Am I a robot?
This is the mind blowing question that writer, Alex Reid, seems to be posing. As the writer, truthfully suggests, we’ve always heard or discussed whether or not robots will become human; however, is the opposite true?
The Truth Is…
Prior to this article, I have never thought of it this way and I agree with the author about “not worrying about humans becoming robots“, but it is for much different reasons. For me what it means to be human, which is the ability to feel, to breathe, and to interact with one another in communion with those feelings, could never be replicated through any robot. Human beings are complex creatures, we are both emotional and logic, still we deviate from other creatures in that we discern things differently because we are instinctively different. [This is just my opinion.]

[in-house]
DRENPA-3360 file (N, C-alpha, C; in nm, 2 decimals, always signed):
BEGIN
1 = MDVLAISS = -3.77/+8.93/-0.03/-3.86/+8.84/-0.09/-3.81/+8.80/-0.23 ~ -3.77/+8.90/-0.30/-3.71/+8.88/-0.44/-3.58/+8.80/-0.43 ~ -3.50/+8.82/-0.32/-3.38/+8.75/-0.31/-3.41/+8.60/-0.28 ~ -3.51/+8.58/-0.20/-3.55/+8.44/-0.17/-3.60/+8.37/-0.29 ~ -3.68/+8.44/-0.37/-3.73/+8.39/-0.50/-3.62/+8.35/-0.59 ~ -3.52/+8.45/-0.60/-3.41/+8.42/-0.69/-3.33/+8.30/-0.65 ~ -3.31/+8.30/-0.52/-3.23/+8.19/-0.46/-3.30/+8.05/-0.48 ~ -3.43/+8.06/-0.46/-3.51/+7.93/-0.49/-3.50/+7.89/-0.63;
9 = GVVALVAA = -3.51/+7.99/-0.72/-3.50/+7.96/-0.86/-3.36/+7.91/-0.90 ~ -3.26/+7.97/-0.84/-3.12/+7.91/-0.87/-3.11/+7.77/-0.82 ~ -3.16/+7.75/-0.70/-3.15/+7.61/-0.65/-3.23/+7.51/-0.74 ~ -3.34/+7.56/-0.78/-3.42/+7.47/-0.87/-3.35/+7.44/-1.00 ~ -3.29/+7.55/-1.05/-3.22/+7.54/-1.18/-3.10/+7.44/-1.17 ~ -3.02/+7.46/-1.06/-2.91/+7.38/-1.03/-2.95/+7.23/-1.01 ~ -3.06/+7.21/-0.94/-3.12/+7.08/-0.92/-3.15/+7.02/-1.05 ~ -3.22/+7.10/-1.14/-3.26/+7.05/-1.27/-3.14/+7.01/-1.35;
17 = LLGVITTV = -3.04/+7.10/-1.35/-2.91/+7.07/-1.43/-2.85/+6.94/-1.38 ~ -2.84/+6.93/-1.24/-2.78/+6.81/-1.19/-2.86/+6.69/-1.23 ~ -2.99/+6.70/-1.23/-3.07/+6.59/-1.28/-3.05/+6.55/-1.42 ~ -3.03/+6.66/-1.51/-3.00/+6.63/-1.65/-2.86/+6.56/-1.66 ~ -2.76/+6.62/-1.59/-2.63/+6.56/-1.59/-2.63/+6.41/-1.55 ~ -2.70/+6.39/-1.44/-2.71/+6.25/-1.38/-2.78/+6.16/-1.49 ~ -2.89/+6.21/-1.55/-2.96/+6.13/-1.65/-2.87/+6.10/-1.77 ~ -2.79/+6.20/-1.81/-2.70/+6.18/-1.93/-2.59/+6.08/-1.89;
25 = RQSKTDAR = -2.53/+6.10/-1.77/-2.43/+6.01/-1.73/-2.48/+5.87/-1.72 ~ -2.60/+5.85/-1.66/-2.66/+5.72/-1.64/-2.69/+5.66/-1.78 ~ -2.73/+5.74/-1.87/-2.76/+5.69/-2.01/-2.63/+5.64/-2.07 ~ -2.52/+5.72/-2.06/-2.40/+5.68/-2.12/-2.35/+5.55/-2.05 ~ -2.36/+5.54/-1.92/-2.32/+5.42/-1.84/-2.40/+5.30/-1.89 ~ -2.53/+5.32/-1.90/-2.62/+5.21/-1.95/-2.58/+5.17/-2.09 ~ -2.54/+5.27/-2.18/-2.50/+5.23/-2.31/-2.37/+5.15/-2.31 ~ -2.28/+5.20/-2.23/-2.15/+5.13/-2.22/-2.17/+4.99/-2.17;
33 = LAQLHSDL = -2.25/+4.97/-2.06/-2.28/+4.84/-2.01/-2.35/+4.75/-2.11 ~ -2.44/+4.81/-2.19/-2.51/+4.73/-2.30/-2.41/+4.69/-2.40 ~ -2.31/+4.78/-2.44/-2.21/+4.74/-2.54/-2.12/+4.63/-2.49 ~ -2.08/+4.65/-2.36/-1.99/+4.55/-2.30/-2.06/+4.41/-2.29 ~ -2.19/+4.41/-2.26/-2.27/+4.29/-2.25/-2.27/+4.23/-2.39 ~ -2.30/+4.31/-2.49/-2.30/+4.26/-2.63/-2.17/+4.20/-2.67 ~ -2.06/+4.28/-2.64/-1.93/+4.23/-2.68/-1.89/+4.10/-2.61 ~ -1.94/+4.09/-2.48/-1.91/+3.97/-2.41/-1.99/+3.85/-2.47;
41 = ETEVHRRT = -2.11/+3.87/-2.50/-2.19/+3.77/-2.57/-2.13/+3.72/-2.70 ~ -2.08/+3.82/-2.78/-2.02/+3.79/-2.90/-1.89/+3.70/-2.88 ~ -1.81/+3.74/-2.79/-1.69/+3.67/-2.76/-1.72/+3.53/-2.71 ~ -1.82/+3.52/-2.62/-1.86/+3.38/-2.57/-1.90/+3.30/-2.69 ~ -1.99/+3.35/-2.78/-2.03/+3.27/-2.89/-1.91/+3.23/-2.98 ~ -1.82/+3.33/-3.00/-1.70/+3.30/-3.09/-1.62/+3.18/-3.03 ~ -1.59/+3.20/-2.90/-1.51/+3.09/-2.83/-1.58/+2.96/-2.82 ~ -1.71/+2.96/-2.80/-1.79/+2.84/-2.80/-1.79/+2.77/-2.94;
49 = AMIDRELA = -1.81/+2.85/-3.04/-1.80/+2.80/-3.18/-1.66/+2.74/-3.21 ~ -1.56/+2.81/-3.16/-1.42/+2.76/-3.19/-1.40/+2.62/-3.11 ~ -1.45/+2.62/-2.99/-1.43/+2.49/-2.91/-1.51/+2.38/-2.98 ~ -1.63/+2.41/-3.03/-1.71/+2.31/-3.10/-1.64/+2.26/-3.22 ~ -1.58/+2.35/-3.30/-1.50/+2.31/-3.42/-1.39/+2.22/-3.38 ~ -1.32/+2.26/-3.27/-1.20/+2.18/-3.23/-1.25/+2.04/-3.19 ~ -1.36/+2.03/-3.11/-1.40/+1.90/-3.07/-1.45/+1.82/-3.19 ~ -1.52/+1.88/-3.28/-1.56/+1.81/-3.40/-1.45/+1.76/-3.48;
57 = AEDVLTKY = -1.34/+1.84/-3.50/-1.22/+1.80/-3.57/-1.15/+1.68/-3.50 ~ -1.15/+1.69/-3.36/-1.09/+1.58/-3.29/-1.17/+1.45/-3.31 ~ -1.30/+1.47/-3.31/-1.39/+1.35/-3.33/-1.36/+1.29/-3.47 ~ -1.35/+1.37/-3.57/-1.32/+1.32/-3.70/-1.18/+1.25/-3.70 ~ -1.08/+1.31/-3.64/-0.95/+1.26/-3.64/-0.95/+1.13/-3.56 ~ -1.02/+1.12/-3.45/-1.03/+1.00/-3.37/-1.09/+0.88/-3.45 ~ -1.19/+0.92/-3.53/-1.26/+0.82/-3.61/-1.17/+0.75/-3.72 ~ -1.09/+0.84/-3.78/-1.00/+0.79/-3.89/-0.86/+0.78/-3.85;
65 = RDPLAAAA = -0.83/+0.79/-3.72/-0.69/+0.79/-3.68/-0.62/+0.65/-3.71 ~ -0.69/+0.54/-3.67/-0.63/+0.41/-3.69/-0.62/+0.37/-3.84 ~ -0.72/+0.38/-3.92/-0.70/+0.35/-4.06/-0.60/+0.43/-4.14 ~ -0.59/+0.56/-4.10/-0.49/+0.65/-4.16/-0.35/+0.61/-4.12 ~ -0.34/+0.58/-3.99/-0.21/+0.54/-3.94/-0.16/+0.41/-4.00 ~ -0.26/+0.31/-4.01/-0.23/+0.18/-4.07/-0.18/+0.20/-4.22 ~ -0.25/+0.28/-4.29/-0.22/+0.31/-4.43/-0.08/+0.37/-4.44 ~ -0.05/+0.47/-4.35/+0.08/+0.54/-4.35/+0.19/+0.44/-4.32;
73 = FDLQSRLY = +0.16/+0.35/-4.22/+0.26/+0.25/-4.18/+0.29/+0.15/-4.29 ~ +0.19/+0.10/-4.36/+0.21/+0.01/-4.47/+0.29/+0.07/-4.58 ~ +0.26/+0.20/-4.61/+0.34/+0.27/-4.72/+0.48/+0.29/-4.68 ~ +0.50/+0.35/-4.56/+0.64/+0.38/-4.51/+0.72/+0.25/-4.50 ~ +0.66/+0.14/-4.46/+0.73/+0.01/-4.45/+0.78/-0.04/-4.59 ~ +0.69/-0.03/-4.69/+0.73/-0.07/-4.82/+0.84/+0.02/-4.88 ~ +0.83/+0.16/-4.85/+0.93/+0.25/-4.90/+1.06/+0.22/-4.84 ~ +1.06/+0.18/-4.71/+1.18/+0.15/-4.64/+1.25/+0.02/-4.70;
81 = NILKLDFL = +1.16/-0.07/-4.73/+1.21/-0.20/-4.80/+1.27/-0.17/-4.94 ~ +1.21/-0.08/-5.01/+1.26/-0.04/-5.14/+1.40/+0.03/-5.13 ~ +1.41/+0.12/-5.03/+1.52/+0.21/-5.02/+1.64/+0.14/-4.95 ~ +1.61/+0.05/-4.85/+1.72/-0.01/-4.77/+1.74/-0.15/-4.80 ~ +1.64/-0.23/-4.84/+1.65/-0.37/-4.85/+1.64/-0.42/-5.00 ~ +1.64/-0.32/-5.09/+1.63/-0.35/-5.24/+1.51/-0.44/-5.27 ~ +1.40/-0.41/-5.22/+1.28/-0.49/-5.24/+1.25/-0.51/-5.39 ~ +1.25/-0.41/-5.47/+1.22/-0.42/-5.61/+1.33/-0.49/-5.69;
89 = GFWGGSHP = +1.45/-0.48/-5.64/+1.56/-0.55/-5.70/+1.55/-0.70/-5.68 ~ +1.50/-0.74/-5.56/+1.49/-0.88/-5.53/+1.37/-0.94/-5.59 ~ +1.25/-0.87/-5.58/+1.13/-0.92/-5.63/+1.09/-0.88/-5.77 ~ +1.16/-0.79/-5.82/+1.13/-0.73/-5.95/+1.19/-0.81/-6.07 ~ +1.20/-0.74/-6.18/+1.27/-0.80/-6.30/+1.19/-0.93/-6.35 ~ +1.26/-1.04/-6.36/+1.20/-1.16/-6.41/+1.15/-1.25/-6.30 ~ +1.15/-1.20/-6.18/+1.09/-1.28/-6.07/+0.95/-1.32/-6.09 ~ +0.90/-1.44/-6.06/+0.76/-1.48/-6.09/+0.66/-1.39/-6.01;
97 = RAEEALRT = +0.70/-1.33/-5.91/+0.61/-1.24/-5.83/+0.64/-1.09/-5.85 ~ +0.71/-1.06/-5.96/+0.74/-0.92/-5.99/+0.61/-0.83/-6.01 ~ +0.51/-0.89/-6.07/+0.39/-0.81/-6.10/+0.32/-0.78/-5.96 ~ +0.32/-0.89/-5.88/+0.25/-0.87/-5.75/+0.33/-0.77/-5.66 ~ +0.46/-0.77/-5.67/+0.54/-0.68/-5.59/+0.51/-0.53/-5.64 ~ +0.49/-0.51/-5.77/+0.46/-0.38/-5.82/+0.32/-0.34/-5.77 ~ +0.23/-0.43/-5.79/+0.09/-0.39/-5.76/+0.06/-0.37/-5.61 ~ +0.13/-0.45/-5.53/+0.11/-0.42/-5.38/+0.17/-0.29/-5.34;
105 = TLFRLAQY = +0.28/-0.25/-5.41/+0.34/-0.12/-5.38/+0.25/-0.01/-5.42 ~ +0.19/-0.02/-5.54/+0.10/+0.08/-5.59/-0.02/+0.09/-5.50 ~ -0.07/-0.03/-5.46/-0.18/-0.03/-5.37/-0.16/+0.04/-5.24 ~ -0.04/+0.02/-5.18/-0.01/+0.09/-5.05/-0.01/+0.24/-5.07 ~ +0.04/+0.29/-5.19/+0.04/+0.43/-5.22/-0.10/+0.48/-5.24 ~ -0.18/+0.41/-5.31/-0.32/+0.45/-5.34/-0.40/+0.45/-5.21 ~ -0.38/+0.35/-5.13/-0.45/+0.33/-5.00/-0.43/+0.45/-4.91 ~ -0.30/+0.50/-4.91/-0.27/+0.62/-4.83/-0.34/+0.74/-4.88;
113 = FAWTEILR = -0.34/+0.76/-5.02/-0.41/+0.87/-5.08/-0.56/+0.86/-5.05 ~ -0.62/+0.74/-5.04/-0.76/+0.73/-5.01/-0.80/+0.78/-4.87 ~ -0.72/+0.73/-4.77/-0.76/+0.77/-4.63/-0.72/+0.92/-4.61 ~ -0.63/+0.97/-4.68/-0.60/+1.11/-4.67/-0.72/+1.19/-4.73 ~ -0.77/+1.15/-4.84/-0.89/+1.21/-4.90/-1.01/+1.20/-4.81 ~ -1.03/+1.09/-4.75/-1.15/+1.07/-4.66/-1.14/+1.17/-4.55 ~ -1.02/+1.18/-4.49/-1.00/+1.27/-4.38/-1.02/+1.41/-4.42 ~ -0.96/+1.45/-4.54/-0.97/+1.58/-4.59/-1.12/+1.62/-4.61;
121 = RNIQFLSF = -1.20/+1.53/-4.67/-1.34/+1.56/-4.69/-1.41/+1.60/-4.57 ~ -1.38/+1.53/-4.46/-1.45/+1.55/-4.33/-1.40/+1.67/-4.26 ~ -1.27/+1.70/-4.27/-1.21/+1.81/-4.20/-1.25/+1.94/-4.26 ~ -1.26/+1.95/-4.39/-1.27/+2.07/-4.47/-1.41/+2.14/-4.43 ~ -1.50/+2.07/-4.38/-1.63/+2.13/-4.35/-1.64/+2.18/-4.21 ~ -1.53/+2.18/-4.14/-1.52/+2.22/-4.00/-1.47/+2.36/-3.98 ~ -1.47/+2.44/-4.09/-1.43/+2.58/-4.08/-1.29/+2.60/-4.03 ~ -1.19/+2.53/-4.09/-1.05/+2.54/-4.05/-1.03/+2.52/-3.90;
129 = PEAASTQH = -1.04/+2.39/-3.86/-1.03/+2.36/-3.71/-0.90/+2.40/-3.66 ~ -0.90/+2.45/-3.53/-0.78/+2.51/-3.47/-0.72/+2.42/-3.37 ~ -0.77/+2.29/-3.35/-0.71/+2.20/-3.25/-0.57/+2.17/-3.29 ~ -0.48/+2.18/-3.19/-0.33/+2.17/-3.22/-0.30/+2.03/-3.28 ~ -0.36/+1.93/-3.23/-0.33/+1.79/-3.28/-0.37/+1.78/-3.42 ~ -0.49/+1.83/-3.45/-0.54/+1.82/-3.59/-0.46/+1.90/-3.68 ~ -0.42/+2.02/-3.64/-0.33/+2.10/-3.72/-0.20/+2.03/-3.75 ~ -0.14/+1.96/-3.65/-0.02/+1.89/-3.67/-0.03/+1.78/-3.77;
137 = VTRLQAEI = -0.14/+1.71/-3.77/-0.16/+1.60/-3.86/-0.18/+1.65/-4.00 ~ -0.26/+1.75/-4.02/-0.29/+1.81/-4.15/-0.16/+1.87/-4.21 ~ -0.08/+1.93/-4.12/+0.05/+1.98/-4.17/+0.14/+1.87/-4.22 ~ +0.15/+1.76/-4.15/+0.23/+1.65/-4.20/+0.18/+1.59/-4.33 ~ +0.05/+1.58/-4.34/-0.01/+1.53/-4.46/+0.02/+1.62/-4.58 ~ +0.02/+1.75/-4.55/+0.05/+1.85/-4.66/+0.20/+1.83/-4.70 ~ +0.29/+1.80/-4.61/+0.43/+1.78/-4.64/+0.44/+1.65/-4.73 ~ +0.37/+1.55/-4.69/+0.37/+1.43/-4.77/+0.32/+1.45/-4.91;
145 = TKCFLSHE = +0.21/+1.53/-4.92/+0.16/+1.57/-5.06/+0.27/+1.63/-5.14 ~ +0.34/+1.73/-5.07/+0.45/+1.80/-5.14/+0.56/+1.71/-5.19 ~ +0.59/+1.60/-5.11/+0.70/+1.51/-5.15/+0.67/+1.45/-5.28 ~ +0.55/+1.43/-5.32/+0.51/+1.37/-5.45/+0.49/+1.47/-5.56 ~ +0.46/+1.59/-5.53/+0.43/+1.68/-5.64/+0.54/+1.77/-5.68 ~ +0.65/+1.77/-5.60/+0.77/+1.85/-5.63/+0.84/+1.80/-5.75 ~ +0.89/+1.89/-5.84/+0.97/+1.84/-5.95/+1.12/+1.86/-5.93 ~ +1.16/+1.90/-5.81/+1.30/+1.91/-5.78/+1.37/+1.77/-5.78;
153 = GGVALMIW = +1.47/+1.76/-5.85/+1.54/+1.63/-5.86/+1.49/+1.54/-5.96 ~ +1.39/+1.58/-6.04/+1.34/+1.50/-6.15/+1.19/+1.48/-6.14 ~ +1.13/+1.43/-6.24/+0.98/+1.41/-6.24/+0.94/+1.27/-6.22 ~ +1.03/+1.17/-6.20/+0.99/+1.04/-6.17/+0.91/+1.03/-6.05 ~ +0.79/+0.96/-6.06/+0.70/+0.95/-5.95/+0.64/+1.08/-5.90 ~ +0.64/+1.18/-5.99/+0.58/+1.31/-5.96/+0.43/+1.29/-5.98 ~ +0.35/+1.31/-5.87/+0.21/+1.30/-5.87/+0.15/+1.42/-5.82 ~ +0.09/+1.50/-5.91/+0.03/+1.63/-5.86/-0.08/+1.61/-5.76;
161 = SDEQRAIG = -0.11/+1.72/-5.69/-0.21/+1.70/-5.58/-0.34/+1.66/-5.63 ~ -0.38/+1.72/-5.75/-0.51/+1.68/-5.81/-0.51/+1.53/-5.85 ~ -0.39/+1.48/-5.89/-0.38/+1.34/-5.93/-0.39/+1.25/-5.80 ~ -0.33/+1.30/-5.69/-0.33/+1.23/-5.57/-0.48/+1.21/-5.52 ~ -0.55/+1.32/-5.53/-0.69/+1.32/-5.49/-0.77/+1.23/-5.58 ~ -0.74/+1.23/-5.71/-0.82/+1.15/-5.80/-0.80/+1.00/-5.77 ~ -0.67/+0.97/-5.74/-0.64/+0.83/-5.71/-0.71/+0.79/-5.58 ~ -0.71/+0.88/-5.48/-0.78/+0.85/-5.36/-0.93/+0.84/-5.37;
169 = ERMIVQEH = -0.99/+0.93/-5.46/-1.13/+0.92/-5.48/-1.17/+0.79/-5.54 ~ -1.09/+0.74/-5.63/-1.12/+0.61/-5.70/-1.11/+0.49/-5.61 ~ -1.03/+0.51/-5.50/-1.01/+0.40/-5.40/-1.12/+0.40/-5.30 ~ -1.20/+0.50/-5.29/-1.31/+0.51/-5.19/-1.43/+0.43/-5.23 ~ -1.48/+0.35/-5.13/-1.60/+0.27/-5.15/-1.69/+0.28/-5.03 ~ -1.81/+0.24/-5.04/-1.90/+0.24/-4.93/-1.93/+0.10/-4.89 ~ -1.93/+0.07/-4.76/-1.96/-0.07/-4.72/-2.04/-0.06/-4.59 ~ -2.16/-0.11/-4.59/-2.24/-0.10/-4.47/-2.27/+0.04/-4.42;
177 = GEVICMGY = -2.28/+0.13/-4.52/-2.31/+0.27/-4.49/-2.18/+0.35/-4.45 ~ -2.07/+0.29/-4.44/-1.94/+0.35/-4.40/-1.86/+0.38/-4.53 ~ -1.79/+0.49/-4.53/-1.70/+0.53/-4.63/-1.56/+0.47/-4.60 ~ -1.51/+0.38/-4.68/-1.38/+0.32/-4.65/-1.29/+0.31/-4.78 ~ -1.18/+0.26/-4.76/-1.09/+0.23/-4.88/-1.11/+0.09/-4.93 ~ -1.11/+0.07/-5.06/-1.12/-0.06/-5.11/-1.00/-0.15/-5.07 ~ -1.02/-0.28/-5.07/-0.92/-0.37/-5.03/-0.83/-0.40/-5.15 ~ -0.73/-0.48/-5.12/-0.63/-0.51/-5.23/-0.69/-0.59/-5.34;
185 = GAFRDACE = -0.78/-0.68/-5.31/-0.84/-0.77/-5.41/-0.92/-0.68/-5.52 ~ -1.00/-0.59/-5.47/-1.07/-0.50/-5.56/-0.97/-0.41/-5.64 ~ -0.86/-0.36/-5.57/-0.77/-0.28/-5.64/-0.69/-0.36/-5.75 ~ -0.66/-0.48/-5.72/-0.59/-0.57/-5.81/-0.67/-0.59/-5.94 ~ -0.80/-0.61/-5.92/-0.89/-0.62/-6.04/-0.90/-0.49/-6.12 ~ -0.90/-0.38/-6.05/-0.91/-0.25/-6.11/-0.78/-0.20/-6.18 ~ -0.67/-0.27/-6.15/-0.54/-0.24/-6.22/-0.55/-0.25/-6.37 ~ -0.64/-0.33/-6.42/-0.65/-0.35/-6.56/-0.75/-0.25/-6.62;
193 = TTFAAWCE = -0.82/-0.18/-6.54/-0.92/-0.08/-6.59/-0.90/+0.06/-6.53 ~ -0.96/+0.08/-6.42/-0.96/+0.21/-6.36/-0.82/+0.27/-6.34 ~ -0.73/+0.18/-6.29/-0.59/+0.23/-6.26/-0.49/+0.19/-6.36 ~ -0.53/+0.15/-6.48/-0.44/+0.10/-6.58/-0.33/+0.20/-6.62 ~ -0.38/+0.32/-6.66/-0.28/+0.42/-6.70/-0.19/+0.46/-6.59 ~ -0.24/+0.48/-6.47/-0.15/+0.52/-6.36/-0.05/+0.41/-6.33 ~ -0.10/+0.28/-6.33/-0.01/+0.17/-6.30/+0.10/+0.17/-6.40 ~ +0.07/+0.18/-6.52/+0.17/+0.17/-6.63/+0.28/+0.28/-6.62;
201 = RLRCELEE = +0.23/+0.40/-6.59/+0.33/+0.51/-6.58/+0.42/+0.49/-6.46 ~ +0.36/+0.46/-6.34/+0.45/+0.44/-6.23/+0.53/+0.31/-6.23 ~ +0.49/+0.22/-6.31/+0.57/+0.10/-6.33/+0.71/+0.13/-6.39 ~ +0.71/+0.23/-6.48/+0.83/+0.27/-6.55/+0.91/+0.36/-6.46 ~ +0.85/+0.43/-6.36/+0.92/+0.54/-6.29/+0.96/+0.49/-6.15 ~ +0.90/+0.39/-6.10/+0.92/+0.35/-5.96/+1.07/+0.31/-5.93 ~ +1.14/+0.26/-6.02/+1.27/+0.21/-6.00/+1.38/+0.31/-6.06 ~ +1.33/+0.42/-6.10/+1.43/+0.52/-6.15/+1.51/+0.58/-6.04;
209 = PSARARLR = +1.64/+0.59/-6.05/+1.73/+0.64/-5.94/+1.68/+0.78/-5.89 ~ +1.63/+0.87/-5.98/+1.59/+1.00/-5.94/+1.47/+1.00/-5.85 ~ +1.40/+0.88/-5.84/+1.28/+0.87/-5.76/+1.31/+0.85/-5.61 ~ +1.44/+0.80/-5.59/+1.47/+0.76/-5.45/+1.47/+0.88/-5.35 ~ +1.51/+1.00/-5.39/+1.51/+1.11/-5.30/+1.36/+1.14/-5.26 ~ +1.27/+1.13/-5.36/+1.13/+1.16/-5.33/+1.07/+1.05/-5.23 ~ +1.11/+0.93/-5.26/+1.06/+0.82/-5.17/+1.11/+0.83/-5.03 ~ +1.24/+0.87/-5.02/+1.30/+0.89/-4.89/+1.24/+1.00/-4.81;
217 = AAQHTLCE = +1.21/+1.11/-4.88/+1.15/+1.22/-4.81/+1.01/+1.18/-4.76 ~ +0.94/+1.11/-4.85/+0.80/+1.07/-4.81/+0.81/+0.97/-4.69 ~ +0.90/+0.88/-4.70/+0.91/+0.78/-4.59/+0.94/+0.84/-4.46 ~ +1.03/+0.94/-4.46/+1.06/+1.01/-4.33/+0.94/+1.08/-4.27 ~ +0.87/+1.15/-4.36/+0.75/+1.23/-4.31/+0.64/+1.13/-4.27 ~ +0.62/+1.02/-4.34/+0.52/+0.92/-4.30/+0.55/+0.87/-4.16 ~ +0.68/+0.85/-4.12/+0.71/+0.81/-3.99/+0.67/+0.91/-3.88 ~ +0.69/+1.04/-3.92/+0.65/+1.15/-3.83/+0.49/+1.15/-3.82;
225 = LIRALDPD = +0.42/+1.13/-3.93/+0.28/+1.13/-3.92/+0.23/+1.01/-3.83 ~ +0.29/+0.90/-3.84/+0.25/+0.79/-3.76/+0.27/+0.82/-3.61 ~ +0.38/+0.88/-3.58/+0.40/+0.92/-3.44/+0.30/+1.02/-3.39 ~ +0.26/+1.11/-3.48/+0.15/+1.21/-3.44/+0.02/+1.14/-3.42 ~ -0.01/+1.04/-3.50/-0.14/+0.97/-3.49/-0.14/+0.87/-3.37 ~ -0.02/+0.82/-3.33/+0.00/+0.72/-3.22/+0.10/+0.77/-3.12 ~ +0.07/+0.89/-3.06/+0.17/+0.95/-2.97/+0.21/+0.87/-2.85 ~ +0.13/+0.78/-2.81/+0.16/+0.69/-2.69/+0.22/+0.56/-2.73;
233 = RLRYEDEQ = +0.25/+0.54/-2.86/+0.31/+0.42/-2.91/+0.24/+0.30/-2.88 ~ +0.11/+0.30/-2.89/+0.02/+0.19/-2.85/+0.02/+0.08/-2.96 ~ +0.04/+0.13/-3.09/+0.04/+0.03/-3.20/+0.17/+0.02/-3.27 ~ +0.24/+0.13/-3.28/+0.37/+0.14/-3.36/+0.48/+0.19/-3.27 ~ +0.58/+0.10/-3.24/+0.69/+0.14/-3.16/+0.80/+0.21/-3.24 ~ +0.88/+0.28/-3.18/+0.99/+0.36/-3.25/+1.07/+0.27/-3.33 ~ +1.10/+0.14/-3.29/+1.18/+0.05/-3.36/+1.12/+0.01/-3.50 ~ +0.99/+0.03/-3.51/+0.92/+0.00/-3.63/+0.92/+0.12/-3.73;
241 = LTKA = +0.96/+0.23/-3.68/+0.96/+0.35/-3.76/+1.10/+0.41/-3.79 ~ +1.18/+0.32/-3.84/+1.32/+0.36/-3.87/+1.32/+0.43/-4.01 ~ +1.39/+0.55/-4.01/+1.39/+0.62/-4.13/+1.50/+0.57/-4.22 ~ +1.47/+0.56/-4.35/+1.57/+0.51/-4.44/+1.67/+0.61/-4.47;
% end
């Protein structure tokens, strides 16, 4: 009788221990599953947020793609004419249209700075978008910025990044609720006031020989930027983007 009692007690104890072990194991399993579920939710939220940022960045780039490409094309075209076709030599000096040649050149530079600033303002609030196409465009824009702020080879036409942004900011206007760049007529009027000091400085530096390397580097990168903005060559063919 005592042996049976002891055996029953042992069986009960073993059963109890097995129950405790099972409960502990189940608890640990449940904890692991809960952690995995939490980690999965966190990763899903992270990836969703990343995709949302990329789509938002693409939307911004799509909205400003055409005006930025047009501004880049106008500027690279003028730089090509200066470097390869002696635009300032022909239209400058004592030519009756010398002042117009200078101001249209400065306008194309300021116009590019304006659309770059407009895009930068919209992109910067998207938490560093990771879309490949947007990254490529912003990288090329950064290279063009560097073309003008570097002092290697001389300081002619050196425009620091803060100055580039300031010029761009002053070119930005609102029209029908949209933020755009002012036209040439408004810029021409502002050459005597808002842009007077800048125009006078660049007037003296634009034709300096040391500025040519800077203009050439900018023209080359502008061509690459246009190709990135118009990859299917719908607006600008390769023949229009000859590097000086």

Also, humans, no matter how much we use complex logarithms and technology to calculate them, they will always remain unpredictable. In statistics, I learned that we will never go beyond 99% confidence intervals when testing for accuracy because nothing in life is 100%. In relation to the article, no matter how much we try to summarize their behaviors, they will always have that 1% randomness. As Reid states, in the example, the simple fact that we as humans desire predictability and we question being to predictable s evidence of our humanness and ability to deliberate.
If I can be honest I have never been concerned about robots ruling the world;however, as an economics major, recently, the future of technology has been a reoccurring topic, given the nature of the job market.My primary concern is that robots will exist with limitations , such that the job market will not begin to severely deteriorate. Robots cannot do all jobs, especially when it comes to human services. And no, a robot can never replace me.